Published January 13, 2015
Israel's military on Monday instructed Israelis to acquire all the equipment they need to protect themselves in case of an Iraqi attack.
A statement issued by the Home Front Command said Israelis "should complete their preparations and acquisition of insulation materials and other equipment for sealed spaces."
The statement stopped short of telling Israelis to prepare a sealed room in their house and said people "must not open their gas mask kits without specific instructions" to do so.
Defense Minister Shaul Mofaz said earlier Monday that final instructions about preparing sealed rooms will be given when Israel learns that a U.S.-led offensive against Saddam Hussein is about to begin.
"As of now, we do not have information about the timing of the beginning of the battle," Mofaz said as he answered questions on an Internet chat on the Maariv newspaper's Web site.
The conflict "will begin soon," Mofaz said. "When we know the date, we will update the public."
Mofaz added that according to Israeli intelligence, Saddam does not have missiles deployed within range of Israel and the probability of an attack against Israel is low.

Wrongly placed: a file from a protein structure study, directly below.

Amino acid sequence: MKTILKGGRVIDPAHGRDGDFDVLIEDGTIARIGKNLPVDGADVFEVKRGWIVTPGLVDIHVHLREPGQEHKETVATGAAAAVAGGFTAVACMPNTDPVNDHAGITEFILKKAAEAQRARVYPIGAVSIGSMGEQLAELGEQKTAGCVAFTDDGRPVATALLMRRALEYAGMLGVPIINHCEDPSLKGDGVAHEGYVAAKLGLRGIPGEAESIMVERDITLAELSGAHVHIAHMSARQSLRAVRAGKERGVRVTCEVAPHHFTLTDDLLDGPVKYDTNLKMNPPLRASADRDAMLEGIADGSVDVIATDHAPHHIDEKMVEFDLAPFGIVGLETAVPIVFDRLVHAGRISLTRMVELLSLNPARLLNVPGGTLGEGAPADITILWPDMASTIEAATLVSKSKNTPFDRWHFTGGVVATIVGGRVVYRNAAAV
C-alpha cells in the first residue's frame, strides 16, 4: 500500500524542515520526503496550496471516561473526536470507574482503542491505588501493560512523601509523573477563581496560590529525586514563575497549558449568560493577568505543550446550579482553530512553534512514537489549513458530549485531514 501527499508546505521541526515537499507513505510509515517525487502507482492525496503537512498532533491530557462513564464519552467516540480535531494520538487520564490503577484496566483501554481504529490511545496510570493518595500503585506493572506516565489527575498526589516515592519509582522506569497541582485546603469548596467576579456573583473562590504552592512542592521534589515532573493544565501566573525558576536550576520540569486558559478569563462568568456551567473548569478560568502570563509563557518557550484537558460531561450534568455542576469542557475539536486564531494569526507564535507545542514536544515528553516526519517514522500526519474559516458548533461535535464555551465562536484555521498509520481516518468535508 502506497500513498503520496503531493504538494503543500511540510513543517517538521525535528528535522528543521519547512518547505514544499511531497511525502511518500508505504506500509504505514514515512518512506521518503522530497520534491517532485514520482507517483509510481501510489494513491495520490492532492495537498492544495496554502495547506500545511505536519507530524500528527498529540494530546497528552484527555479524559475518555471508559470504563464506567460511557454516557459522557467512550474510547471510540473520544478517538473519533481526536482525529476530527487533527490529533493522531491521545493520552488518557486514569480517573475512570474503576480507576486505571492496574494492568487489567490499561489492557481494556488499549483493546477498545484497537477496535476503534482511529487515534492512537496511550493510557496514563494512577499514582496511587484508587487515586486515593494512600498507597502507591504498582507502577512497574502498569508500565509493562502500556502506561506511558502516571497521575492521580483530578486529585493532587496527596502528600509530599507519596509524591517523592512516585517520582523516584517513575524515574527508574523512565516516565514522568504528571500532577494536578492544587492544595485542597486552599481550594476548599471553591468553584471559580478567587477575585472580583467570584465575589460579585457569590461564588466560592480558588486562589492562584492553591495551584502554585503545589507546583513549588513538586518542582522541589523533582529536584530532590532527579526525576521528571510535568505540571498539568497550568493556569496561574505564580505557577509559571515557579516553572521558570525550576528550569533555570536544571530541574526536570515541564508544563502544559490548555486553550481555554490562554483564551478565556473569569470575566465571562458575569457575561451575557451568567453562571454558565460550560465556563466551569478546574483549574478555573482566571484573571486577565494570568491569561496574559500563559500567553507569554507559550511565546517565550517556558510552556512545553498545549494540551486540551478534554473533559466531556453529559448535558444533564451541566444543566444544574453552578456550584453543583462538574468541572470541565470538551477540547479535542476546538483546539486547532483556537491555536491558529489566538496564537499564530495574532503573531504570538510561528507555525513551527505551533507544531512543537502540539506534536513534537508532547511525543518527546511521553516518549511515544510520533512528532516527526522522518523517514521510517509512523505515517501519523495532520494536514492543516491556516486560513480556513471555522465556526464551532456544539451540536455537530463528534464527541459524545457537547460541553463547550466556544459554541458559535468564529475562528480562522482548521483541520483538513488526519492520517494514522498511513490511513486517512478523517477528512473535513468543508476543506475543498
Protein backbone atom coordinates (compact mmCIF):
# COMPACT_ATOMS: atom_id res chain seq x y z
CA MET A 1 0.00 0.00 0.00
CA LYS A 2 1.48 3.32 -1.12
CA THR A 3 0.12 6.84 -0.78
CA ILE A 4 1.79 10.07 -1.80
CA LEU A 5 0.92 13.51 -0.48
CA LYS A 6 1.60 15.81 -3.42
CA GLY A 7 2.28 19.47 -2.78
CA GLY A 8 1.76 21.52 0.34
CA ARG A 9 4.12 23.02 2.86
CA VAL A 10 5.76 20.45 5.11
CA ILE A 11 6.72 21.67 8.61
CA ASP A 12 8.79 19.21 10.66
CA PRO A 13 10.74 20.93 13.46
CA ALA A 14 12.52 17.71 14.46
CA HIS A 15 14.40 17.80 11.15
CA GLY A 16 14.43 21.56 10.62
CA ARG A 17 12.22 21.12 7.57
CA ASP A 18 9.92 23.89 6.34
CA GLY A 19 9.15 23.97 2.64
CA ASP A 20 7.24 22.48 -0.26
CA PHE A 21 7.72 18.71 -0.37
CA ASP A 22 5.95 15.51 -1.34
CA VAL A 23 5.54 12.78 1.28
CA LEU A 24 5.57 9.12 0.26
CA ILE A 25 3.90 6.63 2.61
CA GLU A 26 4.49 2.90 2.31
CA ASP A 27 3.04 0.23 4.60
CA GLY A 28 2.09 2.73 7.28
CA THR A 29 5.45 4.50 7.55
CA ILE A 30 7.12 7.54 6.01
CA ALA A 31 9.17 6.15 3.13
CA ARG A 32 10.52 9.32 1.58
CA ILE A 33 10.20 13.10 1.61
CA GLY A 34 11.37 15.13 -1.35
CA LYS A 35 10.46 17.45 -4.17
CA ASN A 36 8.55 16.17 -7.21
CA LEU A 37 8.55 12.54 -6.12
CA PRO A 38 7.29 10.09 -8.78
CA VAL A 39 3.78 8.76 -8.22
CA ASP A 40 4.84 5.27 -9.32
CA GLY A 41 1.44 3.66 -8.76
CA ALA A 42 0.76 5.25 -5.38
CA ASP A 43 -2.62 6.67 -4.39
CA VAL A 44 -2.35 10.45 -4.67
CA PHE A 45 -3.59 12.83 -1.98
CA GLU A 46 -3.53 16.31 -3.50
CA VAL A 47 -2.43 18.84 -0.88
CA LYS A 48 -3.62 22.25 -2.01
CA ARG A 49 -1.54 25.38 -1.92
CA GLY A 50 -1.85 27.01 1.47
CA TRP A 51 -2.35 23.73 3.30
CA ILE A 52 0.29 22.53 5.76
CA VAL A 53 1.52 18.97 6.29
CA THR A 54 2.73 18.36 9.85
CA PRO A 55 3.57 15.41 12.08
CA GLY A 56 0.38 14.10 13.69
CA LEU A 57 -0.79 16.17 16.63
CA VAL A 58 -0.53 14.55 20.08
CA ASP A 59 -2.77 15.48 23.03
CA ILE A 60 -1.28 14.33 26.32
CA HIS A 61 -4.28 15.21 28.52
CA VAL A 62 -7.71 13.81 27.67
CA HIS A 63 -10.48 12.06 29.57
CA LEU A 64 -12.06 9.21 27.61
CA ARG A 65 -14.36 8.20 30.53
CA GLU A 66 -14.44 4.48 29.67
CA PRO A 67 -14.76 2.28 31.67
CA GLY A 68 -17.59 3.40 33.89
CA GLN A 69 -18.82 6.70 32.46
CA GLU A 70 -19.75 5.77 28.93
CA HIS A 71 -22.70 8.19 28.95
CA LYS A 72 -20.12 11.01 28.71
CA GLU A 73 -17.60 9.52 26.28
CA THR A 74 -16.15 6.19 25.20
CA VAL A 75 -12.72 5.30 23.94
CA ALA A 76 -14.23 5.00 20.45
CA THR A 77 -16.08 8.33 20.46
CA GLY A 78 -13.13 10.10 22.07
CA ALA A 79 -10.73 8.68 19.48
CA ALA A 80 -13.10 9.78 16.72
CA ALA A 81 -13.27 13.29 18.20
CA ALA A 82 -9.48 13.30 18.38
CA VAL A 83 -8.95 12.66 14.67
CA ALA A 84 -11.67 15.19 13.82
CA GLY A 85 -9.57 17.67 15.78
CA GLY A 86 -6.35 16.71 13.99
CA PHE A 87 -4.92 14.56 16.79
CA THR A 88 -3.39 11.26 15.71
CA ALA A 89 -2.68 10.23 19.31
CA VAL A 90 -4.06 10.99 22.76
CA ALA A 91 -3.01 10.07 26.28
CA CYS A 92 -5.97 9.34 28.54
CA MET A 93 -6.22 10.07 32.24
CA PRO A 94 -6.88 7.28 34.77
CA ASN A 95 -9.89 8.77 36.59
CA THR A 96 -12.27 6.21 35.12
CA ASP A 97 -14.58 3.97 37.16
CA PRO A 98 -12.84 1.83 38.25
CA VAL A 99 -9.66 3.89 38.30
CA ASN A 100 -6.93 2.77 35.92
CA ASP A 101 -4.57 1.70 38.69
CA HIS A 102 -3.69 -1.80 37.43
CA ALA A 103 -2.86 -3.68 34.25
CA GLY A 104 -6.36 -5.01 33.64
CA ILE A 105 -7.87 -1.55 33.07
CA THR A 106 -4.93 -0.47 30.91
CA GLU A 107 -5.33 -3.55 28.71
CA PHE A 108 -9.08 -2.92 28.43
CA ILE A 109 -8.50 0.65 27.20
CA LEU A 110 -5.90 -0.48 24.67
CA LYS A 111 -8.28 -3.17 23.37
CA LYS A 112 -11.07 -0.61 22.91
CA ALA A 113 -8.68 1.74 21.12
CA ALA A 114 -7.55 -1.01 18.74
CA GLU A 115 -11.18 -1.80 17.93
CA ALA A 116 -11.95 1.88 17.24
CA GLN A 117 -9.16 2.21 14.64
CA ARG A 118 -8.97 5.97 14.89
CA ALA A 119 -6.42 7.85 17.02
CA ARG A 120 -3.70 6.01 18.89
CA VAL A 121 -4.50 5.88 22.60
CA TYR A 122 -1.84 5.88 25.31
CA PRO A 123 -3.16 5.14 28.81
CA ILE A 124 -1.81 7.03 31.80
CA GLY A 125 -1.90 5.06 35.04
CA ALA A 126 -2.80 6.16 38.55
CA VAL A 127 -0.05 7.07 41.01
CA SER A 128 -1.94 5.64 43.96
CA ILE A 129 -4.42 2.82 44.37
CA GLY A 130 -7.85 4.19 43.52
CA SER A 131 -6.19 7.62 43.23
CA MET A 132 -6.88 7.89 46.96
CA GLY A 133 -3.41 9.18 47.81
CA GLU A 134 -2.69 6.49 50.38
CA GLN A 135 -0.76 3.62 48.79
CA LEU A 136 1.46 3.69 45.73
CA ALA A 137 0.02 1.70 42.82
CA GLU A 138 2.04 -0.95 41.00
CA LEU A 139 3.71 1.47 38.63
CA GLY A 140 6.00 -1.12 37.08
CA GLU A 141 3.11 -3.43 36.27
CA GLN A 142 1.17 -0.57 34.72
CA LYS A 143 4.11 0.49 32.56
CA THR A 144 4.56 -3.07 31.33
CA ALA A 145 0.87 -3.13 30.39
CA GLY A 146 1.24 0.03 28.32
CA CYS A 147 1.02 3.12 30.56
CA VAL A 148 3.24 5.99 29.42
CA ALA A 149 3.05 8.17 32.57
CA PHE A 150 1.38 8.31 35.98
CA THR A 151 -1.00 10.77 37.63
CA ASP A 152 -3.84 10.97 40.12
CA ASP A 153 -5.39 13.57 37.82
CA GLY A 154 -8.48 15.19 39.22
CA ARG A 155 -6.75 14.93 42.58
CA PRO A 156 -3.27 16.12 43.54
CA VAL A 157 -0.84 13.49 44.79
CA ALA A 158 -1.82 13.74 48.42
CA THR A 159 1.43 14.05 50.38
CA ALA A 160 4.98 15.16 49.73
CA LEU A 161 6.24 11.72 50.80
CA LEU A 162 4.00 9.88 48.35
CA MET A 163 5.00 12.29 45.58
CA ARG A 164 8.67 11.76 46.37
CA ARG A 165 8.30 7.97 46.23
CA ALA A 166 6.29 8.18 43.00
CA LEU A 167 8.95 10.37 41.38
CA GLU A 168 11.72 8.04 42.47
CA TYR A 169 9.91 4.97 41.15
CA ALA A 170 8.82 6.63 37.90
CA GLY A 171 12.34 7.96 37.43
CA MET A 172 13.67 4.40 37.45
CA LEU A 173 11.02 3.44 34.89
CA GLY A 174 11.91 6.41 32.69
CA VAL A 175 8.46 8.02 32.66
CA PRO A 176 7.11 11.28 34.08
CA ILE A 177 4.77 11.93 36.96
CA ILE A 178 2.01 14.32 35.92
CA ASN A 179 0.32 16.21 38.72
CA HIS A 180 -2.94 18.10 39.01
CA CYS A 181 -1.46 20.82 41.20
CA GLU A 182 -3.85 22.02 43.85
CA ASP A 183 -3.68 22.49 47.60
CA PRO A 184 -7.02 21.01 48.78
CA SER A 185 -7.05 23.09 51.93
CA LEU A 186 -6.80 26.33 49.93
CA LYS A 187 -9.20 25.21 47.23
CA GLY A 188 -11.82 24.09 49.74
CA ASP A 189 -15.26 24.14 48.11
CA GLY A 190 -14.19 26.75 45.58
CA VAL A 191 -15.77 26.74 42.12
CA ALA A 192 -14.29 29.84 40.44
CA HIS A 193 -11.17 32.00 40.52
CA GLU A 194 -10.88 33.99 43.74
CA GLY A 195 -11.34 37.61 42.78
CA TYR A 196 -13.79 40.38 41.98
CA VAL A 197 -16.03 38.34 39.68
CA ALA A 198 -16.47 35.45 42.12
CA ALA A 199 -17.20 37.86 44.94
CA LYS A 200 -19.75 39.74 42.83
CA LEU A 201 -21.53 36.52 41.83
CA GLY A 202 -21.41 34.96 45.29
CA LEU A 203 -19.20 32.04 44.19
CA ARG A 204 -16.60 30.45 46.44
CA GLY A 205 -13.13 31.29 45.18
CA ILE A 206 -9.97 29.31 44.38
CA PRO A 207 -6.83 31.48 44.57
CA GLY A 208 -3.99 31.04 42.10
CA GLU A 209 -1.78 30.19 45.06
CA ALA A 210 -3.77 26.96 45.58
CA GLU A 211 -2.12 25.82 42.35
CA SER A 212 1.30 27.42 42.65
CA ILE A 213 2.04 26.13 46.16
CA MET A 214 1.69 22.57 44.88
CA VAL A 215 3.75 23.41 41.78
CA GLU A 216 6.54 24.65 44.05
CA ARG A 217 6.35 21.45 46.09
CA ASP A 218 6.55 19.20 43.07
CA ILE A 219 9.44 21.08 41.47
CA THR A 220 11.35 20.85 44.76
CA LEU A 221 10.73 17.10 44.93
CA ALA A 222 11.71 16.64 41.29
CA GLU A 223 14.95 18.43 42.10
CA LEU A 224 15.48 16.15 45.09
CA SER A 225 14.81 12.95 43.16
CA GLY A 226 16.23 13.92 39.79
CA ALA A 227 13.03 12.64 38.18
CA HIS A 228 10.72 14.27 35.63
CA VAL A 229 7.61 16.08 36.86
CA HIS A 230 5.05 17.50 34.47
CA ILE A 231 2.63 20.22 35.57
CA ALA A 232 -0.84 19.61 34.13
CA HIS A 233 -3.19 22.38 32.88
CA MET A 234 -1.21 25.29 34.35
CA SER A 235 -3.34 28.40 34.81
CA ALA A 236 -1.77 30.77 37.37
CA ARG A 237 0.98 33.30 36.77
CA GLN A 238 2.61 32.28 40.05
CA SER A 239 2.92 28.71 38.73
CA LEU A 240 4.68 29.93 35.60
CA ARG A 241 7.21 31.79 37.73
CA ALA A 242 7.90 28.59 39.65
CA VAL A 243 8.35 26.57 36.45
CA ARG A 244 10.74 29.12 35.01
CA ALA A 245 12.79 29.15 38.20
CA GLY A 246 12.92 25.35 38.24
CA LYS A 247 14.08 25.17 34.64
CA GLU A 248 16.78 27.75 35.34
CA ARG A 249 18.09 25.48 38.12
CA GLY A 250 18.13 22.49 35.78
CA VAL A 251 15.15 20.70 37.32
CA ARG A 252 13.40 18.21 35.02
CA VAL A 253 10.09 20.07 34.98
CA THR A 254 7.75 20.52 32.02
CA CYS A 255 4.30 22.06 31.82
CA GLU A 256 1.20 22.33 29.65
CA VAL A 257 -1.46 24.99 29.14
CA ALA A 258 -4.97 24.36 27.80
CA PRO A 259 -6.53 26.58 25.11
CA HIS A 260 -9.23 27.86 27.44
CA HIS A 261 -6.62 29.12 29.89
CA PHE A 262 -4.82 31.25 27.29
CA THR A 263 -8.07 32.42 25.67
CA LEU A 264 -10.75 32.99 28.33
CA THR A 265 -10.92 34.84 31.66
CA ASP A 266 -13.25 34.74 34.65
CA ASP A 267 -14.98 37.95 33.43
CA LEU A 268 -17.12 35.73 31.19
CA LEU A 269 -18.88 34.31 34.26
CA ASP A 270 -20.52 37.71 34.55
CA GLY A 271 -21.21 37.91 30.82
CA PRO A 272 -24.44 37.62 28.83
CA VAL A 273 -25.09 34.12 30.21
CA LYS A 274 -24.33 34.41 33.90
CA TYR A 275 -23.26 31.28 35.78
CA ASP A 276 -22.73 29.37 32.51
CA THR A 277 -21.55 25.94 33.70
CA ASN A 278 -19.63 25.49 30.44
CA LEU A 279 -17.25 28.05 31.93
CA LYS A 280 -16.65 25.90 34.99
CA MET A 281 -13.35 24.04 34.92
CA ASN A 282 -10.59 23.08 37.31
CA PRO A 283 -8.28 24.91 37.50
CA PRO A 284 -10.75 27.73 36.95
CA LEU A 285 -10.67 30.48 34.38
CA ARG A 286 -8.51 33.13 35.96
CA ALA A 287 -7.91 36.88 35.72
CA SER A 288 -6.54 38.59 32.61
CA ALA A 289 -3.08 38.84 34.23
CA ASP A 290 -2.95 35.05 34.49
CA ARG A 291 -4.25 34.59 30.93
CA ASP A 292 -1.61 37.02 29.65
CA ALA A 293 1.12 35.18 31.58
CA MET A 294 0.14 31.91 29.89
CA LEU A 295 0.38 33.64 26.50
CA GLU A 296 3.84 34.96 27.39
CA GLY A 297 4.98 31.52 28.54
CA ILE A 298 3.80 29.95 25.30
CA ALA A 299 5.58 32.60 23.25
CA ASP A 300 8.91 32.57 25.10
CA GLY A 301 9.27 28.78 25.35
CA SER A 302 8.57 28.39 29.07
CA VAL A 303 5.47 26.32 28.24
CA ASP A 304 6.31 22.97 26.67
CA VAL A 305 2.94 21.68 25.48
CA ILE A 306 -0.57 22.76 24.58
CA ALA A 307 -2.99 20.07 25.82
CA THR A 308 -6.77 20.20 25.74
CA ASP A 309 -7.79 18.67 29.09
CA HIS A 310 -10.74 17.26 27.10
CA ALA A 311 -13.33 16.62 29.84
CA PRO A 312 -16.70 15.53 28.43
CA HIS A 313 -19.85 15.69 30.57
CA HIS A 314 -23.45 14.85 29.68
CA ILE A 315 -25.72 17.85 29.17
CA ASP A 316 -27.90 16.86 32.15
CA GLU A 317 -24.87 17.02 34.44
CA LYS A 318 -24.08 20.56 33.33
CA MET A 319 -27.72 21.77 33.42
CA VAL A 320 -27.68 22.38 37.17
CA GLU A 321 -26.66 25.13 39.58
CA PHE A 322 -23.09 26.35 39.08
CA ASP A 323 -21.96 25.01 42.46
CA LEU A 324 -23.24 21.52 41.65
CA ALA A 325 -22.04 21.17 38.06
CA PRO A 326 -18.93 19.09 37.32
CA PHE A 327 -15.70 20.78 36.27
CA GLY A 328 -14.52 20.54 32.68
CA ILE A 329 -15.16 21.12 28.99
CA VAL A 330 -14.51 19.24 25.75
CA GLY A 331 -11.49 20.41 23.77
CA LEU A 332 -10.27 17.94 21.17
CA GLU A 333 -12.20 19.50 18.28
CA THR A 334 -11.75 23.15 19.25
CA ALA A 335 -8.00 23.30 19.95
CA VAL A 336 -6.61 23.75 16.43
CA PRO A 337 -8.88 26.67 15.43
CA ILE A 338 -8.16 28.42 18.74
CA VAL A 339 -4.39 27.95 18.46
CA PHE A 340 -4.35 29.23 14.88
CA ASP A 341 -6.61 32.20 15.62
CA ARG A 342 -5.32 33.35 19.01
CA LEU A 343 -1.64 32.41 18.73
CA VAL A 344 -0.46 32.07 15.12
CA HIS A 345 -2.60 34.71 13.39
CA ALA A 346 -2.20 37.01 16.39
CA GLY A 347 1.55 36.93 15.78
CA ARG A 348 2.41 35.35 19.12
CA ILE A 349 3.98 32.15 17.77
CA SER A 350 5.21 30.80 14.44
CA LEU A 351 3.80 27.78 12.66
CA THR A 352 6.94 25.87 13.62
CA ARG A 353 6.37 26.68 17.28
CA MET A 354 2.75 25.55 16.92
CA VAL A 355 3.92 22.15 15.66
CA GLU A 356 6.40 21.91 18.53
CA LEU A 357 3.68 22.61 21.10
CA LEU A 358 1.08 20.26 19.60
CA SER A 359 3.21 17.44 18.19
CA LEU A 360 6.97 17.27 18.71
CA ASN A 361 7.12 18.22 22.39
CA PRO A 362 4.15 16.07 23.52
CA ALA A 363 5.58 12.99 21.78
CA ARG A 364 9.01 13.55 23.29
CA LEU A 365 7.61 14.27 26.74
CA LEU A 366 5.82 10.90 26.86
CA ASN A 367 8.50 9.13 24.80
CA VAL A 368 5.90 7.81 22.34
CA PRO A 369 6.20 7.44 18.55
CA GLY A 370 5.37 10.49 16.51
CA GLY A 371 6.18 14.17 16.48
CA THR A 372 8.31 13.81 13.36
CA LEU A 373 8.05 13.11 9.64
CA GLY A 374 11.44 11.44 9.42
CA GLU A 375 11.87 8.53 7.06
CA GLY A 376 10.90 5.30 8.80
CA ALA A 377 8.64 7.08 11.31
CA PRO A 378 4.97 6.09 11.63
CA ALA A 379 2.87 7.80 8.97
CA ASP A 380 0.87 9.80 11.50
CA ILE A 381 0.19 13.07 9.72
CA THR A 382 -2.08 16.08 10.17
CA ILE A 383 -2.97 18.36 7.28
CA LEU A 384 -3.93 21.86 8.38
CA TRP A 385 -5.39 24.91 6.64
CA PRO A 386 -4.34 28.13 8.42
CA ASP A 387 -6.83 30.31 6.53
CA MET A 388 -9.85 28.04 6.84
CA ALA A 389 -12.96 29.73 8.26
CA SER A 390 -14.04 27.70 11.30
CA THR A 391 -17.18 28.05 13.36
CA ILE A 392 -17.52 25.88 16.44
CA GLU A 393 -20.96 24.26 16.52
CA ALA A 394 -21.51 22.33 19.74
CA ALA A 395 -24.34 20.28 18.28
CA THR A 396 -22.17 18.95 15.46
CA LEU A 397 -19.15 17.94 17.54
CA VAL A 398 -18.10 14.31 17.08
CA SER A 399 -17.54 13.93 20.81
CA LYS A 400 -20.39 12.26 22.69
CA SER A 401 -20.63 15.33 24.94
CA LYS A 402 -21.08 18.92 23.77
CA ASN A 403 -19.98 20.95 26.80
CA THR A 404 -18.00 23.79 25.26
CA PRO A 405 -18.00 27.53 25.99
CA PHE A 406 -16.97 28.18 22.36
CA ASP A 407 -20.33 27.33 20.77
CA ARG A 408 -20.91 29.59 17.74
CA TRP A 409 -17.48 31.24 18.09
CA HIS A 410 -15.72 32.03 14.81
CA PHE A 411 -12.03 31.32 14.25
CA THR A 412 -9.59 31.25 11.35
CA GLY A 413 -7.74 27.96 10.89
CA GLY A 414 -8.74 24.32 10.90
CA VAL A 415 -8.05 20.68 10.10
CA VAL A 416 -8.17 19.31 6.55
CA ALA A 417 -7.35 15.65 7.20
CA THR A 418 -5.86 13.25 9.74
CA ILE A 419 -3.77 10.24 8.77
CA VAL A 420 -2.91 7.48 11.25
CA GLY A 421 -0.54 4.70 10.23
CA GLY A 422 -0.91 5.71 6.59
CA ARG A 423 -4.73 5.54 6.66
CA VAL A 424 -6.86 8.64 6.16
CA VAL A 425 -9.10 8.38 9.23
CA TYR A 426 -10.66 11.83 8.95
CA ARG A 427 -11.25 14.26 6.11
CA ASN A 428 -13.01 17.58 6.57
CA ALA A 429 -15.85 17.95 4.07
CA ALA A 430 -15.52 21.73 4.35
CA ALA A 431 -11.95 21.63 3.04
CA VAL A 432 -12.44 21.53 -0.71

However, if Iraq strikes, he said, "Israel will know how to defend its citizens."
In a weekend television interview, Mofaz indicated Israel's response might include a counterattack.
Israel TV reported later Monday that the army would mobilize some reserve soldiers in anti-aircraft units and the Home Front Command. The military refused to comment on the report. Israel TV also said Israeli air force planes are on the runways and ready to move at a moment's notice.
The British and Japanese embassies on Monday urged their citizens to leave Israel, the West Bank and Gaza Strip because of the approaching battle.
The conflict claimed its first victims in Israel even before a shot was fired. A mother and her two teenage sons suffocated to death in their sealed room, police said Monday.
Jumping the gun on precautions, the family, Israeli Arabs from a village near Tel Aviv, sealed a bedroom and opened their gas mask kits, then went to sleep.
A heater in the next room apparently sucked the oxygen out of the room, which was sealed against letting air in but allowed oxygen to escape.
Around 5 a.m., the husband awoke and realized his wife, 37, and two of their children, ages 14 and 13, were not breathing, police said. Two other children, ages 4 and 3, survived.
Israelis were first issued gas masks and ordered citizens to seal rooms in their houses before the 1991 Gulf War, when the United States led a broad coalition of forces to expel Saddam's forces from Kuwait.
Making good on Saddam's threats to hit Israel in retaliation, Iraq fired 39 Scud missiles at Israel. Most landed in the Tel Aviv area, carrying conventional explosive warheads that caused damage but few casualties.